Case study: Mary

Mary is a professionally employed woman in her late 40s who experienced significant intimate partner abuse during her (now-ended) 23-year marriage. Before leaving her abusive partner, the violence escalated and she reached a crisis where her physical safety was seriously threatened. She identified a turning point when she recognised her domestic situation was abusive.

A turning point for me in my journey out of my abusive marriage was gaining access to domestic violence literature. I remember sitting with a small publication in my hands and reading through a list of different types of abuse: emotional, psychological, social, financial, physical, and a list of common behaviours in these categories. I was in a state of shock because I could tick most of the categories and behaviours on the list as ‘my life’. The book also discussed the ‘cycle of violence’ and I could identify closely with the patterns it described. I had always considered myself an intelligent, well educated person but the ‘cycle of violence’ occurring in my life had created so much confusion that I was unable to put it all together and understand that this was systematic cyclic abuse being used to control me and that living with the stress was making me increasingly physically sick. I could not deny it to myself any longer.

Mary confiding in her GP and friends and their ongoing support was pivotal in changing her internal dialogue, providing the reality check she needed to confront the pattern of violence and become more confident and decisive about changing her circumstances.

It took a long, long time for me to give up the hope, the dream that things were going to change. I had adopted a strategy of forgetting abusive events as quickly as possible as a means of coping and surviving. It often came as an enormous shock when my GP or friends reminded me of an event or how I had felt at the time because I was editing my consciousness, trying desperately to dwell on the good things and kindnesses that always followed the abusive episodes that left me incredibly emotionally vulnerable and usually quite unwell physically.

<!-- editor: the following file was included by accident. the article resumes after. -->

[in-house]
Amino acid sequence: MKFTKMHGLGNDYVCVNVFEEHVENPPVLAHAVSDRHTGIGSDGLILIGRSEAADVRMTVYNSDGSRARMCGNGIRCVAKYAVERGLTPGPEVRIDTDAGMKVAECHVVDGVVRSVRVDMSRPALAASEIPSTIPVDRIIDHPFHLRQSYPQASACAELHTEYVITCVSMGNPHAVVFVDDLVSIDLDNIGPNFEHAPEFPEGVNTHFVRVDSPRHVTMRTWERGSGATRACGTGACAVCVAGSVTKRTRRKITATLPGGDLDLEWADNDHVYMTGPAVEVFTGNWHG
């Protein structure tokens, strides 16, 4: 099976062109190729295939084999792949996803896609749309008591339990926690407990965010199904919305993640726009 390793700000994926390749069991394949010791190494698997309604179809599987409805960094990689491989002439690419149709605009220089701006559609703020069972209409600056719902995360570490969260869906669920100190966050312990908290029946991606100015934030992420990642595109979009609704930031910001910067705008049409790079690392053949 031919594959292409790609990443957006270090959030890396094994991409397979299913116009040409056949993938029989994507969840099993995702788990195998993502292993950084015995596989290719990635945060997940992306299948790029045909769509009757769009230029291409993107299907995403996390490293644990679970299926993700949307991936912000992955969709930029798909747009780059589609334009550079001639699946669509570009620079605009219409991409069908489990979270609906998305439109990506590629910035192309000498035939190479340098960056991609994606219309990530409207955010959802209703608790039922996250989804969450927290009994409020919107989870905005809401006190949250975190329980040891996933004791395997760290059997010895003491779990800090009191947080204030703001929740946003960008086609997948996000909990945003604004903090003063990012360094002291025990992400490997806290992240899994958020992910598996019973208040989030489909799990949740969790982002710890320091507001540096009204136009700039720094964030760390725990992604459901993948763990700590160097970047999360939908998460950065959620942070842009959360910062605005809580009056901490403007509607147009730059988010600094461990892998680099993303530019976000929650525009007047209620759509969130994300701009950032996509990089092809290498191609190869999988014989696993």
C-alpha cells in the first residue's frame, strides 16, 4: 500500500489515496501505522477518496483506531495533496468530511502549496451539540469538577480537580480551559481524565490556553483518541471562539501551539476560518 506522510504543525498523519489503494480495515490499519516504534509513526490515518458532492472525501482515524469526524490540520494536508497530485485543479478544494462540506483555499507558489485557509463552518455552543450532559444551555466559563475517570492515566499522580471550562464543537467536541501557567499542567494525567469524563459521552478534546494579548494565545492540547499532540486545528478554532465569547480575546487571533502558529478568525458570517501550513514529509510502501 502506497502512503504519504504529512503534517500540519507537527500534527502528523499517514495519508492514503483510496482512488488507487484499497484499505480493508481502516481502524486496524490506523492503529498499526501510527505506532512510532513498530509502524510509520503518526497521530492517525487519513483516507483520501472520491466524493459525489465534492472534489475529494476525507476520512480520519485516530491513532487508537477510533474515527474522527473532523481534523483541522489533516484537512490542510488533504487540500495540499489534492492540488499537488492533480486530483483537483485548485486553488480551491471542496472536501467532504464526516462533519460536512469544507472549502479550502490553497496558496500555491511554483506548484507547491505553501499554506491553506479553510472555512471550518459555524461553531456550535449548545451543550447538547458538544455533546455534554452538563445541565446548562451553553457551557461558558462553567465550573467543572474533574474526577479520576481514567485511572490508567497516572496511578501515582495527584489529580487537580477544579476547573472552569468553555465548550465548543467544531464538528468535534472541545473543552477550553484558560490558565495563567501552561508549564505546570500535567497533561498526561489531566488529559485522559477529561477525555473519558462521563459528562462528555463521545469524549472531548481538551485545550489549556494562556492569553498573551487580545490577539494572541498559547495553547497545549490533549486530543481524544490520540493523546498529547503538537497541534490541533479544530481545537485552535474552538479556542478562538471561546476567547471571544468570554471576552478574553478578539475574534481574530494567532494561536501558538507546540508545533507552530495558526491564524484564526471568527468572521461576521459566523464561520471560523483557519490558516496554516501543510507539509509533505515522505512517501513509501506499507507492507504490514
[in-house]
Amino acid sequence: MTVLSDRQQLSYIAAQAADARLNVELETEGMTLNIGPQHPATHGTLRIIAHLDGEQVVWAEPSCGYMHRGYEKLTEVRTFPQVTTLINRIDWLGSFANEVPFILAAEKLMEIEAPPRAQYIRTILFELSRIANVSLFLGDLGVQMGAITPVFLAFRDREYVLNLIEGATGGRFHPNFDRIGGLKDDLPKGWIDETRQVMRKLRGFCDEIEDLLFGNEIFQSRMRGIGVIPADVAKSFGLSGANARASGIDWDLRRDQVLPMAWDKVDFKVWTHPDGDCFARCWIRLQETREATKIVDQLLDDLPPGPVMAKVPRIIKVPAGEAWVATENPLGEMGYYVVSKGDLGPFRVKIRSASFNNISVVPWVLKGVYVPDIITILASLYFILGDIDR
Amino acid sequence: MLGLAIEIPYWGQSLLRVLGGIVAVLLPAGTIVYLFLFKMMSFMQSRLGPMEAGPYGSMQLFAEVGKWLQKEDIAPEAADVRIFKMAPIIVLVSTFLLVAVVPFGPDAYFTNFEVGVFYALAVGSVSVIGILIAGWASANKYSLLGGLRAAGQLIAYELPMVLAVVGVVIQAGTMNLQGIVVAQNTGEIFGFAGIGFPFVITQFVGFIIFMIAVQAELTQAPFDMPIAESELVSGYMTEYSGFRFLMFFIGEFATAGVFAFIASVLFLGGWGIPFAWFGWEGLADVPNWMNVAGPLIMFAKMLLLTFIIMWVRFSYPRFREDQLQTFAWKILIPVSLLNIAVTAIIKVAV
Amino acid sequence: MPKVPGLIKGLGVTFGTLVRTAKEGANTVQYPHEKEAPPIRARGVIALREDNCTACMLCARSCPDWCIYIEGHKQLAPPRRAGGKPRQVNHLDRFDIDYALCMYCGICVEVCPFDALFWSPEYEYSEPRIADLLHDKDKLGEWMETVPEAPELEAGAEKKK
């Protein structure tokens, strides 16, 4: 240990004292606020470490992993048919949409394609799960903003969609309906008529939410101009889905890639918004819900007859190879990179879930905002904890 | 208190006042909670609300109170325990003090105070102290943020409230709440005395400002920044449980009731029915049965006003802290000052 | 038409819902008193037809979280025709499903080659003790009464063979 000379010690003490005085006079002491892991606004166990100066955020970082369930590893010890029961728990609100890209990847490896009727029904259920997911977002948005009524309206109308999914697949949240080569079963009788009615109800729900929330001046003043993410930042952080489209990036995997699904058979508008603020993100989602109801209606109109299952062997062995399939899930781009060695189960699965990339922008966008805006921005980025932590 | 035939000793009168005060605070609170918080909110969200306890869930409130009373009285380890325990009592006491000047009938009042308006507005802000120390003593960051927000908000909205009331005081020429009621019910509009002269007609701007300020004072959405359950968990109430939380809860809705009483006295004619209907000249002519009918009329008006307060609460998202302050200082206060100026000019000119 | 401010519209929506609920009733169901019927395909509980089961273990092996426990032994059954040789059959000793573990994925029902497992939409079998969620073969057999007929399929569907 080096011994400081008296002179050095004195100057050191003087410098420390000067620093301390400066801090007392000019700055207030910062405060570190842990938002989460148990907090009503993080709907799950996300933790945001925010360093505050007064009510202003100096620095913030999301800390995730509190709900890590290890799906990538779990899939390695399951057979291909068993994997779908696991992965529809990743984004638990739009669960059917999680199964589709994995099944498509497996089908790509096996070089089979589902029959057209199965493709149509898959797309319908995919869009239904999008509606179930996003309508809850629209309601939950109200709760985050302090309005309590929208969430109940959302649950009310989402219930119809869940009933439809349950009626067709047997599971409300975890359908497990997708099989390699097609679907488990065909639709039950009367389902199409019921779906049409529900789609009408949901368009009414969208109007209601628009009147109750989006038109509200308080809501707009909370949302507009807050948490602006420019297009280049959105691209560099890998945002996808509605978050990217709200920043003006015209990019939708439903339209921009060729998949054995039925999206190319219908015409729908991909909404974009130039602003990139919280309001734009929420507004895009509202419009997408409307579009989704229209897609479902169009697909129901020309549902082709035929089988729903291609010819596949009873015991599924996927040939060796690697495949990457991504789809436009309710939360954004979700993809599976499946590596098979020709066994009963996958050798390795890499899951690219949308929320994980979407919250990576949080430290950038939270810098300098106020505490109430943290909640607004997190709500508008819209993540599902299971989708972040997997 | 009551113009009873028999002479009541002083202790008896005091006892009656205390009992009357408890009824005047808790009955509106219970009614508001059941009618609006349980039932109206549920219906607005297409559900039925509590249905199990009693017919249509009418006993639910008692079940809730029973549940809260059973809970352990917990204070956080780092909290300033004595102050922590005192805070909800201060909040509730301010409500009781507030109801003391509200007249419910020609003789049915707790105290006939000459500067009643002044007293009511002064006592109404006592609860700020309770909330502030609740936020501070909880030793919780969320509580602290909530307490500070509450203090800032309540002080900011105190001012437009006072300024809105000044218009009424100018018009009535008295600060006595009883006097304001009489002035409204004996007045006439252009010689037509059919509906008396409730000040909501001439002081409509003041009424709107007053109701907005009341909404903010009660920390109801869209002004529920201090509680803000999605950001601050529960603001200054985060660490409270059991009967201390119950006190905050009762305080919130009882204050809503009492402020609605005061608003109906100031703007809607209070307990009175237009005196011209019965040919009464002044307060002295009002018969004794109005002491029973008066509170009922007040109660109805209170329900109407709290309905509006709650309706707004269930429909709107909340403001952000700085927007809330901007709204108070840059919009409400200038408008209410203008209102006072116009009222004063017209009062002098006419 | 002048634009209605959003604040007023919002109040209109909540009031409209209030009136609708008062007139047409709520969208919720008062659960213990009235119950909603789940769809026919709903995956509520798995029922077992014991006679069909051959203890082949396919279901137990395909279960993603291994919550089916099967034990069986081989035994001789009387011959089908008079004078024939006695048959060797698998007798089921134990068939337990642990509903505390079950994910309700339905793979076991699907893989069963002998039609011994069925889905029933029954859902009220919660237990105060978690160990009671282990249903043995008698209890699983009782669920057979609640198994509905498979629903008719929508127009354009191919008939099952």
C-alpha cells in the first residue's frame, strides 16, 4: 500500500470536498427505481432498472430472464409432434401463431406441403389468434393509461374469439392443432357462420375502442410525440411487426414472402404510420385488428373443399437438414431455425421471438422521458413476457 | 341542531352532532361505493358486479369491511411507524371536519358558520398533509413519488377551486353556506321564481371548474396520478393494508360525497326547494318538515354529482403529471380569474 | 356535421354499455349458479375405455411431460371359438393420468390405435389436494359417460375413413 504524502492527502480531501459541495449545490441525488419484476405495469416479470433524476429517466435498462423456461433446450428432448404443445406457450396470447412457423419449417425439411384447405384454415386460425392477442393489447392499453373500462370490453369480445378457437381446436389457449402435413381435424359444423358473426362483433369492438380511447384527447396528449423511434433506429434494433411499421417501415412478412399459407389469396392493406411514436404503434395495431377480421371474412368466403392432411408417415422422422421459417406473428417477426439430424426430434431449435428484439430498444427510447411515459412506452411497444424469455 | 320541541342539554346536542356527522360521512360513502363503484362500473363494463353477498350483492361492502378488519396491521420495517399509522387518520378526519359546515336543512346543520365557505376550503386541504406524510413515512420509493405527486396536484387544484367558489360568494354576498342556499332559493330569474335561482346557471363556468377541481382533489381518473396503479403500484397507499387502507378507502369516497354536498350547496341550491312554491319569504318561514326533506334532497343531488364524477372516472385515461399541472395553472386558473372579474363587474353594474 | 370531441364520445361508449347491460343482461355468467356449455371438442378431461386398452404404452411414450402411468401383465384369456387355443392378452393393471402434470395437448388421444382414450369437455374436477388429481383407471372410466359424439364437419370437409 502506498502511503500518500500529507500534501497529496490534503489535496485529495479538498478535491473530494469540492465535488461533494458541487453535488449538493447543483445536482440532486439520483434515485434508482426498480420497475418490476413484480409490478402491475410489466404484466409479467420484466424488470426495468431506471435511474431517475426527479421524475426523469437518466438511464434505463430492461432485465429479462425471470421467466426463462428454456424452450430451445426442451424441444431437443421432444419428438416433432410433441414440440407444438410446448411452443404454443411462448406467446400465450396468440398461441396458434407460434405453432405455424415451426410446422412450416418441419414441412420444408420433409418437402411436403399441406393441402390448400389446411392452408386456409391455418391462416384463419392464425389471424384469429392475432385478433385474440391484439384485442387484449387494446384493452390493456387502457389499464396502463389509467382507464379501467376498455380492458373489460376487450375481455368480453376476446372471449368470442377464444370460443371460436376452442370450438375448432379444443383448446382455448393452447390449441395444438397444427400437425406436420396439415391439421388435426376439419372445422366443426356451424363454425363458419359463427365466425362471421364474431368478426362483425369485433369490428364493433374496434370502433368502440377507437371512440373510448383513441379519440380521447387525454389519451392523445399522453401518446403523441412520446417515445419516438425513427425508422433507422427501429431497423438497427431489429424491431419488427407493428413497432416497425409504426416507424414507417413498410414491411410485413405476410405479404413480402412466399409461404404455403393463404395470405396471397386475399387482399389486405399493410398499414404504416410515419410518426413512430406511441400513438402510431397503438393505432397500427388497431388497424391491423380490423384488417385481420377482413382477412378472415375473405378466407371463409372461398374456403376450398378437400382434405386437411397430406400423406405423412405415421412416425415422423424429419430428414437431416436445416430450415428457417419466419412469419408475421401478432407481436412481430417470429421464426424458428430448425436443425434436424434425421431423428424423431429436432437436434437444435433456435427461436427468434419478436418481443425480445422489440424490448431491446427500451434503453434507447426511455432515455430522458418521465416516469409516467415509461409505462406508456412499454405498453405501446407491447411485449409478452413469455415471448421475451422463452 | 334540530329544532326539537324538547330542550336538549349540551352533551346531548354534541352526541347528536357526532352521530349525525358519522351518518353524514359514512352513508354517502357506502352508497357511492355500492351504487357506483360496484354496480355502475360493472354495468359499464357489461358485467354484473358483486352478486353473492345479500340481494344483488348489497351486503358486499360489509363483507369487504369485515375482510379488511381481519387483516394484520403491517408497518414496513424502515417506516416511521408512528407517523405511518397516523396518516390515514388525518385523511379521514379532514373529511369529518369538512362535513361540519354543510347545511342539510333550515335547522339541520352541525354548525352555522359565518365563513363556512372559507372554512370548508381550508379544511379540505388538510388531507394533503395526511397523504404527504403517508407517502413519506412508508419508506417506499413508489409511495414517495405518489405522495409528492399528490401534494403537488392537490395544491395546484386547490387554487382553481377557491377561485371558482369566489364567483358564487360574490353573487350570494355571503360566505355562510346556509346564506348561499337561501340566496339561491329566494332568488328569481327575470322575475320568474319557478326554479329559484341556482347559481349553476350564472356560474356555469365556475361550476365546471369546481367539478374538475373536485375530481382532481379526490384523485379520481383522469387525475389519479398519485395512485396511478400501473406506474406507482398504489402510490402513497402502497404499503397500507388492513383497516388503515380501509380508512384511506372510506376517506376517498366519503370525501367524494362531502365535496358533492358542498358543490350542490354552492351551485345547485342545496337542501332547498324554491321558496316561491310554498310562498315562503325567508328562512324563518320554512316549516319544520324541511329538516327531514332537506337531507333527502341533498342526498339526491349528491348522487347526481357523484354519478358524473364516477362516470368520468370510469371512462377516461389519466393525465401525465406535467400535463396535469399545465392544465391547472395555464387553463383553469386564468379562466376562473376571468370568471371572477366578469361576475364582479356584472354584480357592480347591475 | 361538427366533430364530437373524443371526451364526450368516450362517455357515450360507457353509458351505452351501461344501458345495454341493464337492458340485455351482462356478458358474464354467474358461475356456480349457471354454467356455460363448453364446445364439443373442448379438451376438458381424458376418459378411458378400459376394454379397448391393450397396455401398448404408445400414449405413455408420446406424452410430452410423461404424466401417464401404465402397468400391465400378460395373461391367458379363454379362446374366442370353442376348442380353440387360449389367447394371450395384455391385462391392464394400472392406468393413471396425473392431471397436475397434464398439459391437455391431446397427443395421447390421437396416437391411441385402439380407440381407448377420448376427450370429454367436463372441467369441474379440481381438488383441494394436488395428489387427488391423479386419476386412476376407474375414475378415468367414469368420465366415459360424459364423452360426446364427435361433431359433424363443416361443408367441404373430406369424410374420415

During a particularly bad period in my marriage, my GP suggested that I see a psychiatrist. This was helpful because he affirmed that it was my domestic situation that was making me ill and that it was my husband who needed therapy. This was very empowering for me to hear. The medication [given to me by the psychiatrist] helped to stabilise my mood, and my personal strength and ability to think more clearly began to grow. My husband had repeatedly refused to seek any counselling or therapy during the 23 years we were together.

Later on, I confided in one of my university lecturers that my home situation was affecting me very badly and I was having problems coping with my course. She suggested I speak to a professional and referred me to a therapist she knew. The therapist worked intensively with me with a focus on the future. She helped me to explore ways that I could make changes and gain some control over my life. She helped me to set goals and identify tasks that needed to be done. She recommended a change in medication and encouraged me to open my own bank account and make extra keys and arrange somewhere I could go in an emergency. I suppose this is when I finally decided I would leave because I now believed I had the strength and support to do it.